David J. Cooper
1986-1987 ARCHAEOLOGICAL SURVEY OF THE SCHOONER FLEETWING SITE, 47DR168, GARRETT BAY, WISCONSIN.
(Under the direction of Professor William N. Still) Department of History, October 1987.
The purpose of this study is to document archaeologically and historically the extant wreakage of a nineteenth century Great Lakes schooner found in Garrett Bay, Wisconsin. Research methodology includes an underwater archaeological survey of the site as well as a historical study of the vessel itself. Using a grant from the East Carolina University Program in Maritime History and Underwater Research the author, accompanied by the Program staff archaeologist and two volunteers, surveyed the site of a well-known shipwreck reputed to be that of the schooner Fleetwing, lost in 1888.
With a boat, survey equipment, and diving gear loaned by the Program, the project staff surveyed the site in August, 1986 to form a basic site plan of the orientation and location of six major sections of wreakage. Then, with mapping equipment, the wreakage sections were drawn in detail and analyzed for construction methodology and identified as to probable original function in the former vessel. 1987 work centered on photographic documentation and wood sampling.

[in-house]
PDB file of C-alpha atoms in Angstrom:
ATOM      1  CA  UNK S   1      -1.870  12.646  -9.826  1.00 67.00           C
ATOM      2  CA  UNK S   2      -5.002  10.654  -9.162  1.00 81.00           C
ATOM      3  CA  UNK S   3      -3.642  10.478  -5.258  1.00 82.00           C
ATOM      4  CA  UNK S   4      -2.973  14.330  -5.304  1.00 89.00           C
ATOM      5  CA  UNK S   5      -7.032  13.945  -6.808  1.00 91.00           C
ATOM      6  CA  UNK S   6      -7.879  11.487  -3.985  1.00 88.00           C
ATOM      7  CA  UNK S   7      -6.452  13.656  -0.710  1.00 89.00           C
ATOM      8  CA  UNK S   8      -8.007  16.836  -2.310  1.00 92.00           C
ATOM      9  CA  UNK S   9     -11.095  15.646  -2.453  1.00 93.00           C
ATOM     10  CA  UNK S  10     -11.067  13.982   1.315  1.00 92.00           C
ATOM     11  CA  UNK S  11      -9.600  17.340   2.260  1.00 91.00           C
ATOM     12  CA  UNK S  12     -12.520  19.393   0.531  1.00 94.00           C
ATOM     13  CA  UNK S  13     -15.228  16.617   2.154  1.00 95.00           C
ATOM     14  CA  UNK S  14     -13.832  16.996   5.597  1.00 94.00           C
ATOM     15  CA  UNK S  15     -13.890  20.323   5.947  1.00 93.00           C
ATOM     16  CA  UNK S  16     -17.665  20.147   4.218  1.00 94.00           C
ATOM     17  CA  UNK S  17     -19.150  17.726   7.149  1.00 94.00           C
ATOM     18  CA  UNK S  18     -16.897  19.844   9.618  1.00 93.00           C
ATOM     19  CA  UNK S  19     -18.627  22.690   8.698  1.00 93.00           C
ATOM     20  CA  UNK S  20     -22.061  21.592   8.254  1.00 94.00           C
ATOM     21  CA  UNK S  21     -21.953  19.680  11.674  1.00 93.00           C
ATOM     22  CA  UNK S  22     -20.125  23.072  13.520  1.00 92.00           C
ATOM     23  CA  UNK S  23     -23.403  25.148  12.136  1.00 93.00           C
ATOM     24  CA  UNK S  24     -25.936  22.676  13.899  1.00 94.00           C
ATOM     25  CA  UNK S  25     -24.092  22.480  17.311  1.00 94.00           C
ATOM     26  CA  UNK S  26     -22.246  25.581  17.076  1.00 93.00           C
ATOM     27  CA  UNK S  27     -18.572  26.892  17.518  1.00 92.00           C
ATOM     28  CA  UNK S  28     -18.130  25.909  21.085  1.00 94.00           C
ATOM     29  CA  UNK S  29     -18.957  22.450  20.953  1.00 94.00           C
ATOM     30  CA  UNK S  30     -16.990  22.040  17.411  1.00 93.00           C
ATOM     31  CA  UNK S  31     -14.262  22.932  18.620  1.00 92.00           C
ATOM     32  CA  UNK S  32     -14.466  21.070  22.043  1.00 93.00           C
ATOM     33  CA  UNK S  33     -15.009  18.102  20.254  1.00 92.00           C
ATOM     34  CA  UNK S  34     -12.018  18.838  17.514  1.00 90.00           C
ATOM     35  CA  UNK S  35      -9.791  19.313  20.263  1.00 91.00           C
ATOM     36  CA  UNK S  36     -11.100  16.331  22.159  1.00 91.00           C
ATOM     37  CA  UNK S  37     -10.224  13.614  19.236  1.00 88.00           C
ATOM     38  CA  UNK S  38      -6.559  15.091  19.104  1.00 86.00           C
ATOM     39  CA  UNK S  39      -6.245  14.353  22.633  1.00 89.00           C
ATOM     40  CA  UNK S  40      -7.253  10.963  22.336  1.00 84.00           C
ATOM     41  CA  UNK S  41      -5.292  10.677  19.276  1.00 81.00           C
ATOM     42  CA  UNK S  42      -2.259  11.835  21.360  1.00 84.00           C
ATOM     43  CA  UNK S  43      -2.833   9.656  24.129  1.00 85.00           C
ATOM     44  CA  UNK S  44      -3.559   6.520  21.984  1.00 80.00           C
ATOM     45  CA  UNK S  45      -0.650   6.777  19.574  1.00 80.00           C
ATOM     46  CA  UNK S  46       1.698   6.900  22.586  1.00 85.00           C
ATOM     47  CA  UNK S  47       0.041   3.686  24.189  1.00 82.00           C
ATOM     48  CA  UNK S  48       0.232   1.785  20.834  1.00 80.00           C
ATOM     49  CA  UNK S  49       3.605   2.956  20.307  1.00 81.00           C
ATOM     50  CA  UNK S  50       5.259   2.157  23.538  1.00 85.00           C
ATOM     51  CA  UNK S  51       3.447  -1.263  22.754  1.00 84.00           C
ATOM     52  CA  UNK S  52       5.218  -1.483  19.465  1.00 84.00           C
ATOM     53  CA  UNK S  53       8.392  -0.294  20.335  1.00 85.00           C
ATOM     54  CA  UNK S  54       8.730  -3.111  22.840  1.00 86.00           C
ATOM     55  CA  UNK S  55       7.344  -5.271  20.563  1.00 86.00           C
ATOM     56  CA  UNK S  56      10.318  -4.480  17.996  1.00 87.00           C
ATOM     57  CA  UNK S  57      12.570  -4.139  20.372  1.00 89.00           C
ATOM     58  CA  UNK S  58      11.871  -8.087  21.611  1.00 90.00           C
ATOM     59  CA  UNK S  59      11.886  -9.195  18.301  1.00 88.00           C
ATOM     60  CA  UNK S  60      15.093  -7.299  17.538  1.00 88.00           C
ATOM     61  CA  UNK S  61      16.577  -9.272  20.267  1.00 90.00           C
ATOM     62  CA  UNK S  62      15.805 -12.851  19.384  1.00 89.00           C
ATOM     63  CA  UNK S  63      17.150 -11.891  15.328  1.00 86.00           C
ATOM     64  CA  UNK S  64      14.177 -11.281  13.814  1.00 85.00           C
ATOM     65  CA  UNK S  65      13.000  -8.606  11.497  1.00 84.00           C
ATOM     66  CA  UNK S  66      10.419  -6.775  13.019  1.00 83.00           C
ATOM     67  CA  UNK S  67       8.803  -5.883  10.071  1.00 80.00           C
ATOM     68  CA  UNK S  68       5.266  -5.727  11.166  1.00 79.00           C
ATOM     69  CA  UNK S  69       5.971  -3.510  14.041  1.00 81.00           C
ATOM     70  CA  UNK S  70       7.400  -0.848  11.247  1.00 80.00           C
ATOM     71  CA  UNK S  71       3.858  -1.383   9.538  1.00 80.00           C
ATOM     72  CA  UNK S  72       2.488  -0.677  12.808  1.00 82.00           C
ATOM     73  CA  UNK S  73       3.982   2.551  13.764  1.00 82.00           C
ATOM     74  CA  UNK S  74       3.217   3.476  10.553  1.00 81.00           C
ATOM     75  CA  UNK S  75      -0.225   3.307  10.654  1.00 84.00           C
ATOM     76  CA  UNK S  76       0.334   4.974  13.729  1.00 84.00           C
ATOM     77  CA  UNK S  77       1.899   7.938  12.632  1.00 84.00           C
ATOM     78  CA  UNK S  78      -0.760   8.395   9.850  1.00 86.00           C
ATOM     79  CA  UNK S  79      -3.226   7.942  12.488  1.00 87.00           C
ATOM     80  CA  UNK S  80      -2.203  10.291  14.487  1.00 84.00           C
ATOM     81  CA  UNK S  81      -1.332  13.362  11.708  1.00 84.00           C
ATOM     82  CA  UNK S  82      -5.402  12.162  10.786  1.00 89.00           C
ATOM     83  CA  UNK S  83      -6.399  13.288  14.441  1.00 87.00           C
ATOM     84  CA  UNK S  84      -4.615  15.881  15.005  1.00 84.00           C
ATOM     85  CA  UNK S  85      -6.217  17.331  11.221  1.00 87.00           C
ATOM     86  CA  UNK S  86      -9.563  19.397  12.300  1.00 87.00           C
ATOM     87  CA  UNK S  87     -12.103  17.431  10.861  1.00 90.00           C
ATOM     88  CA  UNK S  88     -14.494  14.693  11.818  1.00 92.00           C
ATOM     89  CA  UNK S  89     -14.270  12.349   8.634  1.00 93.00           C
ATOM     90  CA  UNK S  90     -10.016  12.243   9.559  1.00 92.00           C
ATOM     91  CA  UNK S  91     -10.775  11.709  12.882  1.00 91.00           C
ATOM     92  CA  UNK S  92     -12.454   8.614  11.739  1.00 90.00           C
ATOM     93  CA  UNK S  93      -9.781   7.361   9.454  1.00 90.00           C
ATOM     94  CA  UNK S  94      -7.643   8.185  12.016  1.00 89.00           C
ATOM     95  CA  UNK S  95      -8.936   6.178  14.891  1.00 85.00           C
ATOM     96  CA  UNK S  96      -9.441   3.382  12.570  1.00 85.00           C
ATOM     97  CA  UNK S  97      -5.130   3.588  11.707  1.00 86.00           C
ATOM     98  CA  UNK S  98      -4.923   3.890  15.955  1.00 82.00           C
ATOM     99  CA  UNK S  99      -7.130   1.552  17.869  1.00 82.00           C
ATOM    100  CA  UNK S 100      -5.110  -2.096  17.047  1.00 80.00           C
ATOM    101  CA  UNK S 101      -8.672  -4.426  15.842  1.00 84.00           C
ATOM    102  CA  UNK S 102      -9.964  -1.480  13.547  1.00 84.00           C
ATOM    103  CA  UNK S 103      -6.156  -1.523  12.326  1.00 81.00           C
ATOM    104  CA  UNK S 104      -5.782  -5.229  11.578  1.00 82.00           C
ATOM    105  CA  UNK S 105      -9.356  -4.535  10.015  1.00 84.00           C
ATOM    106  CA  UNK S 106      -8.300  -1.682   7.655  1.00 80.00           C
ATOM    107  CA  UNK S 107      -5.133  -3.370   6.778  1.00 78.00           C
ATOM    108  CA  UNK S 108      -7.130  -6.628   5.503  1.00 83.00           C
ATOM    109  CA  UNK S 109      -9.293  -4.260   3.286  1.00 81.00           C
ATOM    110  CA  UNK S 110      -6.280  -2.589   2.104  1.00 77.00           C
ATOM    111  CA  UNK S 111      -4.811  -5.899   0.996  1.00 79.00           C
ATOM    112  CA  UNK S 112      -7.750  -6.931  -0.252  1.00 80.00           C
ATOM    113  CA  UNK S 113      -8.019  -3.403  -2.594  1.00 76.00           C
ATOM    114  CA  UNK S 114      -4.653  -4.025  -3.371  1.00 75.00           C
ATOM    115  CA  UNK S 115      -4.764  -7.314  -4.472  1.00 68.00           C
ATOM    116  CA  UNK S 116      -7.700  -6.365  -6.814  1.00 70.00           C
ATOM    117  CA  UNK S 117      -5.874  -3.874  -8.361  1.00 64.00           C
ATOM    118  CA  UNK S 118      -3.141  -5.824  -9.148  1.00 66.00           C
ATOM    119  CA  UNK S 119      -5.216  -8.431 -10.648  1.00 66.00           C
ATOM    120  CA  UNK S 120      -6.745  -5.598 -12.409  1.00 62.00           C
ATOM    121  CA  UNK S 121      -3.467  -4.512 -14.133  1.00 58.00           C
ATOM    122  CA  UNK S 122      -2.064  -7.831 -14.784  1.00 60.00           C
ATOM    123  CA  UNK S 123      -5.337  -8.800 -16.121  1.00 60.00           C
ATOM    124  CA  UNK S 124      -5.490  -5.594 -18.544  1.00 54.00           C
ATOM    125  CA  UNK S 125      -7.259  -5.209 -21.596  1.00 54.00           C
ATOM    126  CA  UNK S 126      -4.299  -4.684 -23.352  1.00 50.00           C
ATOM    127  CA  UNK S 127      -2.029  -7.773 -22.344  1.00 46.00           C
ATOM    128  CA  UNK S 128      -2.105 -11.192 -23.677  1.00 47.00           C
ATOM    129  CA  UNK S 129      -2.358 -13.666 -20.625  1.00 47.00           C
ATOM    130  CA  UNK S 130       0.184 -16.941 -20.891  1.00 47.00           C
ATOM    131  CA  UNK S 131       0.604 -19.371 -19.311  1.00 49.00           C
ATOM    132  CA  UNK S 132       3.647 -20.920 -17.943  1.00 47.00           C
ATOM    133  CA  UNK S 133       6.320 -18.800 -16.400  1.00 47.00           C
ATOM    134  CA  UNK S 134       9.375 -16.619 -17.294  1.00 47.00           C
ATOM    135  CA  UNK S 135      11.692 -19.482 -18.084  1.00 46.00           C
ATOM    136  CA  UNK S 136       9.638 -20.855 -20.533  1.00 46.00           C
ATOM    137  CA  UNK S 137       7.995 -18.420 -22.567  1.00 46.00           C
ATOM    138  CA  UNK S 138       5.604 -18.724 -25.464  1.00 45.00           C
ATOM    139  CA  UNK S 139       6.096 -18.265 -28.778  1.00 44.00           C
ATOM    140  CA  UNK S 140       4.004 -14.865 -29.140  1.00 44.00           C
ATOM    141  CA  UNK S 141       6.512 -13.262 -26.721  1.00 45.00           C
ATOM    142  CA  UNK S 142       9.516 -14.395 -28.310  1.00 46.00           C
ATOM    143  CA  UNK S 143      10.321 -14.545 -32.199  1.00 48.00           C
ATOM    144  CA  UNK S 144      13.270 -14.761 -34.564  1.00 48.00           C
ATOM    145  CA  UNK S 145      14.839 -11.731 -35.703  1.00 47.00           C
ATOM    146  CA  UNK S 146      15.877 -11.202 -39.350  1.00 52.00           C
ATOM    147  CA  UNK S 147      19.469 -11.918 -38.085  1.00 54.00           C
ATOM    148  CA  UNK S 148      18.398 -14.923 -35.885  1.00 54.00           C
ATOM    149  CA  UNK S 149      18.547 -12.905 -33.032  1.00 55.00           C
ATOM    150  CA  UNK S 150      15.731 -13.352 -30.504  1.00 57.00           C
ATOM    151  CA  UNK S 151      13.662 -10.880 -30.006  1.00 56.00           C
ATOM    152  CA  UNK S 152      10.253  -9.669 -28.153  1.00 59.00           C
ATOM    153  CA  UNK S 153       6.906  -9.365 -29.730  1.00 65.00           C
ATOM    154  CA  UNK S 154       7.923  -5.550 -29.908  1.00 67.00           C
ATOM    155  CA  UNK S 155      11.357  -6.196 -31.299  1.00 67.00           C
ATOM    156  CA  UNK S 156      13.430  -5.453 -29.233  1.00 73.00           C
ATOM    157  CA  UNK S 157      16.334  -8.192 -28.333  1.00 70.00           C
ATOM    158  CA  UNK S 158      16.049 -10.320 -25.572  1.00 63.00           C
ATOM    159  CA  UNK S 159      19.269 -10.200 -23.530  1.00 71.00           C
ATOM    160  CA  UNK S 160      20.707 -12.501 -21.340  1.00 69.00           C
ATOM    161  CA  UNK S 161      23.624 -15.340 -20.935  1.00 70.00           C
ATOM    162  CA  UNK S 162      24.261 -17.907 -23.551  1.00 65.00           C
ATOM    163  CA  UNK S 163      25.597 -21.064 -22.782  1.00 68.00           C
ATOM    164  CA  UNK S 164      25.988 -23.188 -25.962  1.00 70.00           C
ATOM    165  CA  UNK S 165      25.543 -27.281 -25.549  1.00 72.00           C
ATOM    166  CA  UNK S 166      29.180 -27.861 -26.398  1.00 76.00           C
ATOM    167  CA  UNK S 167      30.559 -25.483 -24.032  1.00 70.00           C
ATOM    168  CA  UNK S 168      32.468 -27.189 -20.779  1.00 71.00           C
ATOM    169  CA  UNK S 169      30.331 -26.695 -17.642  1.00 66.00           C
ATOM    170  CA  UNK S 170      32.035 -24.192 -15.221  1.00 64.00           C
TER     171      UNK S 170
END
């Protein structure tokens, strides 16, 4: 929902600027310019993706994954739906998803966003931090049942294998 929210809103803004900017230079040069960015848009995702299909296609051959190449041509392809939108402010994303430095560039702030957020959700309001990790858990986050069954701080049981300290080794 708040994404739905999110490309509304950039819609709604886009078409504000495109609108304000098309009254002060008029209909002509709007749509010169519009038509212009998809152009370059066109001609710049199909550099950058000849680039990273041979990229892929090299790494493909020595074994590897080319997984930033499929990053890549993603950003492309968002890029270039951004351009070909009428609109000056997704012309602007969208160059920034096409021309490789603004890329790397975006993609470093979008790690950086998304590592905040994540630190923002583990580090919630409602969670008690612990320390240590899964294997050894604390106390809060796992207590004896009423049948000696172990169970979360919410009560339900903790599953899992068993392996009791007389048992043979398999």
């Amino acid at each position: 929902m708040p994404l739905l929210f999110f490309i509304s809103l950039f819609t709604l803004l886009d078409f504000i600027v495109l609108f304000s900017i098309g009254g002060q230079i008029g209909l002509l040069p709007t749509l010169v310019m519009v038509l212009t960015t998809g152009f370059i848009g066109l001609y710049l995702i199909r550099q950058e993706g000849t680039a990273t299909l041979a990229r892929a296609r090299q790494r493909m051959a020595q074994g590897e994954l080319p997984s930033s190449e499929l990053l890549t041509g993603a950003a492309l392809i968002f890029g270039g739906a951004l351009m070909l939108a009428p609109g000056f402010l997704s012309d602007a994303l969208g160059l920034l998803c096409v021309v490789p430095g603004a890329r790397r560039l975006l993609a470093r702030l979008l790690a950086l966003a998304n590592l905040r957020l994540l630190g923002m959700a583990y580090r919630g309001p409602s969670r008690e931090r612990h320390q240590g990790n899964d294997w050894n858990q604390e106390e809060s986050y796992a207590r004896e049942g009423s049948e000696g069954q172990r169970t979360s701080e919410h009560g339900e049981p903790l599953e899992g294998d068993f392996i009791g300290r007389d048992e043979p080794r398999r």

The historical background produces an overall view of the evolution of Great Lakes maritime history, and especially the development of the Great Lakes schooner. This design was produced by a complex interplay of economics, geography, commerce, regional weather, and the traditions of marine architecture. A specific historical investigation of the schooner Fleetwing reveals the vessel's own place in these regional patterns, and provides concrete examples of their effect in vessel design and usage. The historical assertions regarding ship construction are backed by archaeological data from the Fleetwing itself, as well as three other Lake vessels.
Additionally, the study of the Fleetwing raises several questions regarding the circumstances of her loss, and includes a discussion of specific navigational and financial problems which may have contributed to her fate.
Apart from documenting and interpreting one of Wisconsin's better-known submerged cultural resources, the Fleetwing study attempts to place this genre of vessel in its historical perspective with a discussion of its construction, use, and the persons that surrounded it. It also seeks to enlighten the reader to the value of Great Lakes submerged cultural resources and their present lack of protection or preservational efforts.